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Jewelry construction cont'd -- finishing


#1

Thanks for all your suggestions about attaching the pearls to
the brooch. Consensus is to solder post to piece, epoxy the
pearl to that and then epoxy another wire with balled end through
other side of pearl.

My next question, and I guess this applies to gold work in
general, is how to finish the piece. Specifically, through all
the firings of the piece, the gold color has changed from a warm
buttery color to a lighter, greenish (perhaps) hue which is
probably due to pure gold on the surface.

My equipment – a Smith setup and a flexshaft with different
polishing mandrels.

What do you recommend to get it back to the traditional gold
color. And also, how can I avoid polishing down details.

Thanks in advance.

rd


#2

What do you recommend to get it back to the traditional gold
color. And also, how can I avoid polishing down detai >>

We would prepolish it with small brushes at our bench (3/4
inch). Soft brushes in easy to reach and flat areas and stiff
brushes in hard to reach areas, Stiff brushes can leave grooves
if you aren’t careful. You would probably charge the brushes with
brown tripoli. The color change is just on the surface. You can
really direct where you want to polish with little brushes, and
if careful won’t polish any detail away. You could switch to
rouge and small brushes but usually people will go to their
polishing machine for the final. You won’t want to do any
polishing after you glue the pearls on, this may do many bad
things (make your glue turn white or show, damage pearls, pull
one off sending it directly into you eye, etc).

Mark Parkinson


#3

The greenish color is due to the copper near the surface being
oxidized during soldering and then being removed by pickling
operations thus leaving a high silver content gold alloy near the
surface (the silver is unaffected by the pickle). Polishing will
remove it. A weak nitric pickle may remove it.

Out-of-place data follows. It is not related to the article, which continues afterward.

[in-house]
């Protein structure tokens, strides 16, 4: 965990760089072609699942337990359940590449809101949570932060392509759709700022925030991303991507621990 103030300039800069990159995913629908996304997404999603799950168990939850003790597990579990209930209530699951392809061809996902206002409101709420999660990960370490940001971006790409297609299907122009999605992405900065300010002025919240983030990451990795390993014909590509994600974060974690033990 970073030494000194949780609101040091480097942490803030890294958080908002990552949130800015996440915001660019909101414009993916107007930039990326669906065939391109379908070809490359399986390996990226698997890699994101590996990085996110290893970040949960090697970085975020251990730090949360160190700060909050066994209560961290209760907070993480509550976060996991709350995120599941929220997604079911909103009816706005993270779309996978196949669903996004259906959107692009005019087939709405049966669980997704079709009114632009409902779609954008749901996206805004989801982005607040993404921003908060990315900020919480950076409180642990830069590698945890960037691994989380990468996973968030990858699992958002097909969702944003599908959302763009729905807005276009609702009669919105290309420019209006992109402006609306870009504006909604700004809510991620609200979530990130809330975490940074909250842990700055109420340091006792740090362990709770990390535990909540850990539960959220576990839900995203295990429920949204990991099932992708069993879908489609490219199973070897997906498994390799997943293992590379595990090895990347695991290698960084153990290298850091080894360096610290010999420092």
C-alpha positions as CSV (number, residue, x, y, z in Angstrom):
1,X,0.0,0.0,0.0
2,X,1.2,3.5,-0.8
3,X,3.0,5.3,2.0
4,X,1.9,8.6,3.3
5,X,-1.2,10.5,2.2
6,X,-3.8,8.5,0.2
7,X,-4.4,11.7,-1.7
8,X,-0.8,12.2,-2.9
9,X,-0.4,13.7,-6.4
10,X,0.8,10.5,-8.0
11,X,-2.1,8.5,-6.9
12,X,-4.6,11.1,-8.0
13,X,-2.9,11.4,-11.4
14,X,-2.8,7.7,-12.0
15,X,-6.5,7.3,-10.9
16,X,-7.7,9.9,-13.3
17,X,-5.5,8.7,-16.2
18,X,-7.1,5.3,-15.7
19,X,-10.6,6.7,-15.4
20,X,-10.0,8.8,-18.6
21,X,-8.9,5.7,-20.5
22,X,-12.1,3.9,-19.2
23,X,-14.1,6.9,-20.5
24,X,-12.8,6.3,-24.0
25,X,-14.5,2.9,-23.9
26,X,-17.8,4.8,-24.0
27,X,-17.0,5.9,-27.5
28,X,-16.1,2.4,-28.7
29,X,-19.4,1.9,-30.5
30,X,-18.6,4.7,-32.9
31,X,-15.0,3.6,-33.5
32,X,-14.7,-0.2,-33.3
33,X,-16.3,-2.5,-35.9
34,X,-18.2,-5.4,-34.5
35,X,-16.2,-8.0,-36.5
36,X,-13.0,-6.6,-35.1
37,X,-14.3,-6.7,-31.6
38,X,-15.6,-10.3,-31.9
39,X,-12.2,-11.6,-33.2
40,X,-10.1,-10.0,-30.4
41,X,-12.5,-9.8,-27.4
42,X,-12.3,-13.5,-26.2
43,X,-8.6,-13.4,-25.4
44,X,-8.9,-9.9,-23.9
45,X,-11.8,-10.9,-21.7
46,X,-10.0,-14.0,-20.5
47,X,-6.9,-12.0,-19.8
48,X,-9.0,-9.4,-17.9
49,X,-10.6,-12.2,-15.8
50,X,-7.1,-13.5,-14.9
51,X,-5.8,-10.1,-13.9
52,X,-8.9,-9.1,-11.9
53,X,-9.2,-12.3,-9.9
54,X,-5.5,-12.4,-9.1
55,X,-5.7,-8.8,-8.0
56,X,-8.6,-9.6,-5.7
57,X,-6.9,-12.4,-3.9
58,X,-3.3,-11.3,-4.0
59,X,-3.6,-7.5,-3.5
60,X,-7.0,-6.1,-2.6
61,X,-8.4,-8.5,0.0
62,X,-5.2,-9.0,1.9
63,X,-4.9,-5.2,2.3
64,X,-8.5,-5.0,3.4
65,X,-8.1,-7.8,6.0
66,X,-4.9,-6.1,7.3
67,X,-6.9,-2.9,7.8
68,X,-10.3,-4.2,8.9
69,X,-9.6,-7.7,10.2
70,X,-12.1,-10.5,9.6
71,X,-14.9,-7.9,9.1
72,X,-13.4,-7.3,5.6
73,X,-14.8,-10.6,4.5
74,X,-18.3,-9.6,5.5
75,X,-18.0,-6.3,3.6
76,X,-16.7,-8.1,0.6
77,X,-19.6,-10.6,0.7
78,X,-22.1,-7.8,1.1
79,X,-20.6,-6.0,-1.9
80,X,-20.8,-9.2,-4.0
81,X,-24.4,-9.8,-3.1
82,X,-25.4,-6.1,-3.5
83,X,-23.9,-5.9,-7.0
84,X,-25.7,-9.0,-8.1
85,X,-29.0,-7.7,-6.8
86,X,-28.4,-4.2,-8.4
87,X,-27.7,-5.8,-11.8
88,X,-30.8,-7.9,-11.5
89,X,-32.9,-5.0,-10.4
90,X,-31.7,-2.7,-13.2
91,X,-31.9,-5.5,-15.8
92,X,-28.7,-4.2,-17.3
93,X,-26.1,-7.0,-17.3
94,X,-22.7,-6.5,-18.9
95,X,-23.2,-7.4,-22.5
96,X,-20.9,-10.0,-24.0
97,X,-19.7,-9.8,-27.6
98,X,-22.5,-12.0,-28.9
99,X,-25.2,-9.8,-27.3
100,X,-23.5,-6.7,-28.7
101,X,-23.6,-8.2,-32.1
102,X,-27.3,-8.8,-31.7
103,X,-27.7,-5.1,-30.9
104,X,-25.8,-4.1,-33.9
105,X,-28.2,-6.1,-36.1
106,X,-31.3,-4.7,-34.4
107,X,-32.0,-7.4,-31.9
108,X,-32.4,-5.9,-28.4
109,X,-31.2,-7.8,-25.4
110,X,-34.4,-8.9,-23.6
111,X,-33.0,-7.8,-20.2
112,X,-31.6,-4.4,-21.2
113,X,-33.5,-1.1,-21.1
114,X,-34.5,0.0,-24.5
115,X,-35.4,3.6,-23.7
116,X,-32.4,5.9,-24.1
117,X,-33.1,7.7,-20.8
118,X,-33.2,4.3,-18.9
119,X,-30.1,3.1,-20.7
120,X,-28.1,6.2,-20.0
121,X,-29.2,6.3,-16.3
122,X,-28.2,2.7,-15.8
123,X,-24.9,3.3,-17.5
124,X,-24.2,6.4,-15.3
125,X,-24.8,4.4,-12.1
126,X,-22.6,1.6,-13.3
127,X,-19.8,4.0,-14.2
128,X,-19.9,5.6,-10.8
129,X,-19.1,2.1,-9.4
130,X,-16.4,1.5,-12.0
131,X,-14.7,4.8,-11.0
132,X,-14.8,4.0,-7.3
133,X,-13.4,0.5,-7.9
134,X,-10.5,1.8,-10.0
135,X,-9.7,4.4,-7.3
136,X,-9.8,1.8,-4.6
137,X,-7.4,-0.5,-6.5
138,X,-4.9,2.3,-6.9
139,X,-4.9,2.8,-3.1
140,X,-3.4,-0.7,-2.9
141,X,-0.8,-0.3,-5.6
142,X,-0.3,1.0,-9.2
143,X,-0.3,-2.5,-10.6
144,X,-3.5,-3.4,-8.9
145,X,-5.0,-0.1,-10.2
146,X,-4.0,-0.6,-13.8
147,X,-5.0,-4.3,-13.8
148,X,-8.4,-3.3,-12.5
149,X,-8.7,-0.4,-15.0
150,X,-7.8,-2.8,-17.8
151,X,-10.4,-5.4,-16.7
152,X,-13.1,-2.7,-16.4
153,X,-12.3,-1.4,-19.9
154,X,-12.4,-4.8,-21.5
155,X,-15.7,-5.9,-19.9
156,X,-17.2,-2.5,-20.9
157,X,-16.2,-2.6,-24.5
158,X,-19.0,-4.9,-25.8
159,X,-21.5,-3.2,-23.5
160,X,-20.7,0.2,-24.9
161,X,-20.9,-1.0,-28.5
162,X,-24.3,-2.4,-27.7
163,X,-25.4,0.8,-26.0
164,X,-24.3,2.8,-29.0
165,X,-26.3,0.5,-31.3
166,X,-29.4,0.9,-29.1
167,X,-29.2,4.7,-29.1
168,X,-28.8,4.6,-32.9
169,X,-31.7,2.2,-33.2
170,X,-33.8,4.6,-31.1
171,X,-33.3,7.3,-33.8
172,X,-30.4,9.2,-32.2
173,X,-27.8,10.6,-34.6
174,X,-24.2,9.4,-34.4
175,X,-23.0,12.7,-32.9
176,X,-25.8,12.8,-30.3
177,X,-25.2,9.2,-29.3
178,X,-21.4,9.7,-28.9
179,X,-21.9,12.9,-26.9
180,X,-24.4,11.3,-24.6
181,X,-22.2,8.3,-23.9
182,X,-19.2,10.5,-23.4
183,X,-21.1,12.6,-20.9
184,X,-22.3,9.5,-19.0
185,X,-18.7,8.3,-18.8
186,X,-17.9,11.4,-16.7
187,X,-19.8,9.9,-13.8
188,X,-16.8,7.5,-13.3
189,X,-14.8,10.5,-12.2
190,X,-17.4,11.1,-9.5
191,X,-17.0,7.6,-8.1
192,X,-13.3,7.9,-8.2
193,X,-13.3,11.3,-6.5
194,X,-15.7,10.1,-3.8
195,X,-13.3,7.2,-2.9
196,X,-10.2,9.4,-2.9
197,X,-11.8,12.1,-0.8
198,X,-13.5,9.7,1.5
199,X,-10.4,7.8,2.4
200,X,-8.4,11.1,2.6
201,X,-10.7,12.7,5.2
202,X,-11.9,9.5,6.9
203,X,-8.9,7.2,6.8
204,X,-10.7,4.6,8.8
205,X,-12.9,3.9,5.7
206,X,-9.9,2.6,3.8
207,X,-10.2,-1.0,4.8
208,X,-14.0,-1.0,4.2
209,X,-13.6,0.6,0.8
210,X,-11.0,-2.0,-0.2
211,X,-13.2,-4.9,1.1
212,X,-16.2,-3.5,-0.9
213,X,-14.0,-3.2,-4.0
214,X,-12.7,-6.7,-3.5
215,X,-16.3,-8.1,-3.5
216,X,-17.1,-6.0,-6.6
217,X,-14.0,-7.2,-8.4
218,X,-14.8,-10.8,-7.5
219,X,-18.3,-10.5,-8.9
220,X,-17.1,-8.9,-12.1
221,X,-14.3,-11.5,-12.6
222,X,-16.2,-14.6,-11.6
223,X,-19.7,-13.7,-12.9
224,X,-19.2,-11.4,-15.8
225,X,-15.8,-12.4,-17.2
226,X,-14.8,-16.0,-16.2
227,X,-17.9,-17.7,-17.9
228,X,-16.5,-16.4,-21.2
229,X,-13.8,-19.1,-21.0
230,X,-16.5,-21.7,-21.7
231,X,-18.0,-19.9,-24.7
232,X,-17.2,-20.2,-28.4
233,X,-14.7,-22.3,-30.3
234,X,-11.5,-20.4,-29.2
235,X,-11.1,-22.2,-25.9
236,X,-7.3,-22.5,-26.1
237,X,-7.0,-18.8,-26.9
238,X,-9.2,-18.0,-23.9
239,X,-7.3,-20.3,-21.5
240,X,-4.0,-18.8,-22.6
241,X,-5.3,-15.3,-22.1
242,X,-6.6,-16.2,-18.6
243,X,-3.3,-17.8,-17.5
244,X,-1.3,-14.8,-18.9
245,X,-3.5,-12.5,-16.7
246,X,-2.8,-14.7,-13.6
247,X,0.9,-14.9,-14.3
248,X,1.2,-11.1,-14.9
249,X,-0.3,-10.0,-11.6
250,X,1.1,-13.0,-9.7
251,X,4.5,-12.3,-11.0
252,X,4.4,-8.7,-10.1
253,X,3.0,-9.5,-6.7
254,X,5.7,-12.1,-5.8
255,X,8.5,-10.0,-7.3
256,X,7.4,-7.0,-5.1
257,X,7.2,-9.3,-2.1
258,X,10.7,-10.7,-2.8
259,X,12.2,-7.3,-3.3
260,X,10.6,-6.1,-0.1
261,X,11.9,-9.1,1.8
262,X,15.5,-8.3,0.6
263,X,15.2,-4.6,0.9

Jewellers also use a number of ways of enriching the pure gold
at the surface (see the paper on depletion gilding on the Tips
page at Ganoksin for lots more). Some of the methods involve
cyanides and are rather dangerous and unpleasant. I sometimes take
a finished piece (no stones set) and place it cold into a
container with 1:3 HCl cold and leave it for a hour or so to
enrich the surface. Charles

Brain Press
Box 1624, Ste M, Calgary, Alberta, T2P 2L7, Canada
Tel: 403-263-3955 Fax: 403-283-9053 Email: @Charles_Lewton-Brain

Metals info download web site: http://www.ganoksin.com/borisat/tip_sear.htm
Product descriptions: http://www.ganoksin.com/kosana/brain/brain.htm
Links list hosted at the Metal Web News:
http://tbr.state.tn.us/~wgray/jewelry/jewelry-link.html


#4

…What do you recommend to get it back to the traditional gold
color. And also, how can I avoid polishing down details.

While buffs may work quicker, if you have detail you don’t want to
compromise, brushes will remove less metal, while getting into places
that buffs may not reach as effectively. Remember to keep brushes
charged with compound. If they are run “dry” they very quickly wear
out. Something I learned the hard way, until a friend clued me in.

Good luck.

Sharon Ziemek


#5

RD, Do you have a rectifier? If so, something you may want to try is
the non-cyanide based electropolish and stripping solution. I use it
on all my castings before final polish and after I have done alot of
soldering on a piece that has become “pinked”. It works very well. I
think most tool suppliers sell it (although its a little pricey -
about $175.00). It comes in a kit with everything you need to
electrostrip and electropolish. It has saved me countless hours on
finishing time. If you can stand the smell (rotten eggs) you may want
to give it a try. If not, you can use the old method of a sodium or
potassium cyanide soak - although I have as just as good of results
with the non- cyanide formulas and they are Much safer. Ken